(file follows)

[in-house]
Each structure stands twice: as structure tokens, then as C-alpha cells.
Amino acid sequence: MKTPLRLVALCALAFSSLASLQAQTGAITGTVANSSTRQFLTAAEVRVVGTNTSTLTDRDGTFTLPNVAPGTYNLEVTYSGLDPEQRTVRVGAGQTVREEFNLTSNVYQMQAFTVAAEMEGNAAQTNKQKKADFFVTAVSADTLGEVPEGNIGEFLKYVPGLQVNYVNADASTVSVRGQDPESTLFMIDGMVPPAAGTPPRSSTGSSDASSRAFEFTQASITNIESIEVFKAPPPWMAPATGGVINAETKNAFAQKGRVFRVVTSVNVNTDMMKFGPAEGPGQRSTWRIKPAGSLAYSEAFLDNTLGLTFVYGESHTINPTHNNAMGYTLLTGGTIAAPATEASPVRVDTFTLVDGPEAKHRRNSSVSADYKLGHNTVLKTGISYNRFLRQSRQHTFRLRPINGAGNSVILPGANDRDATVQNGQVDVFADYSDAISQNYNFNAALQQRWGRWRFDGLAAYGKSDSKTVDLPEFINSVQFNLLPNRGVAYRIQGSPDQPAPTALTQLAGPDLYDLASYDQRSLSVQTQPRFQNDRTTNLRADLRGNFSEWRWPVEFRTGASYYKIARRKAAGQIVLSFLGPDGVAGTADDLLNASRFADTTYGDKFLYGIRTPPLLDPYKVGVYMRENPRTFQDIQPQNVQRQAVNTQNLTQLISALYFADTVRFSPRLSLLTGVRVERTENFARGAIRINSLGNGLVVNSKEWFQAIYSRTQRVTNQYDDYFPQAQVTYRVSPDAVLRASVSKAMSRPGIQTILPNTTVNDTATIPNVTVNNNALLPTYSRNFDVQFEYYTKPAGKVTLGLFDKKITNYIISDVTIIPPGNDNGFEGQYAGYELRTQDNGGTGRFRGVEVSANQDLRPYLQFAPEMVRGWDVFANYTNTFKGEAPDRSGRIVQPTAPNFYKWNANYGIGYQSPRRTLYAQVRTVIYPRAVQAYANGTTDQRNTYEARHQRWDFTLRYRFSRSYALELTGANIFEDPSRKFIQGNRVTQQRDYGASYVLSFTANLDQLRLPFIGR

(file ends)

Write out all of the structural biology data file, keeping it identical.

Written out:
[in-house]
Each structure stands twice: as structure tokens, then as C-alpha cells.
Amino acid sequence: MKTPLRLVALCALAFSSLASLQAQTGAITGTVANSSTRQFLTAAEVRVVGTNTSTLTDRDGTFTLPNVAPGTYNLEVTYSGLDPEQRTVRVGAGQTVREEFNLTSNVYQMQAFTVAAEMEGNAAQTNKQKKADFFVTAVSADTLGEVPEGNIGEFLKYVPGLQVNYVNADASTVSVRGQDPESTLFMIDGMVPPAAGTPPRSSTGSSDASSRAFEFTQASITNIESIEVFKAPPPWMAPATGGVINAETKNAFAQKGRVFRVVTSVNVNTDMMKFGPAEGPGQRSTWRIKPAGSLAYSEAFLDNTLGLTFVYGESHTINPTHNNAMGYTLLTGGTIAAPATEASPVRVDTFTLVDGPEAKHRRNSSVSADYKLGHNTVLKTGISYNRFLRQSRQHTFRLRPINGAGNSVILPGANDRDATVQNGQVDVFADYSDAISQNYNFNAALQQRWGRWRFDGLAAYGKSDSKTVDLPEFINSVQFNLLPNRGVAYRIQGSPDQPAPTALTQLAGPDLYDLASYDQRSLSVQTQPRFQNDRTTNLRADLRGNFSEWRWPVEFRTGASYYKIARRKAAGQIVLSFLGPDGVAGTADDLLNASRFADTTYGDKFLYGIRTPPLLDPYKVGVYMRENPRTFQDIQPQNVQRQAVNTQNLTQLISALYFADTVRFSPRLSLLTGVRVERTENFARGAIRINSLGNGLVVNSKEWFQAIYSRTQRVTNQYDDYFPQAQVTYRVSPDAVLRASVSKAMSRPGIQTILPNTTVNDTATIPNVTVNNNALLPTYSRNFDVQFEYYTKPAGKVTLGLFDKKITNYIISDVTIIPPGNDNGFEGQYAGYELRTQDNGGTGRFRGVEVSANQDLRPYLQFAPEMVRGWDVFANYTNTFKGEAPDRSGRIVQPTAPNFYKWNANYGIGYQSPRRTLYAQVRTVIYPRAVQAYANGTTDQRNTYEARHQRWDFTLRYRFSRSYALELTGANIFEDPSRKFIQGNRVTQQRDYGASYVLSFTANLDQLRLPFIGR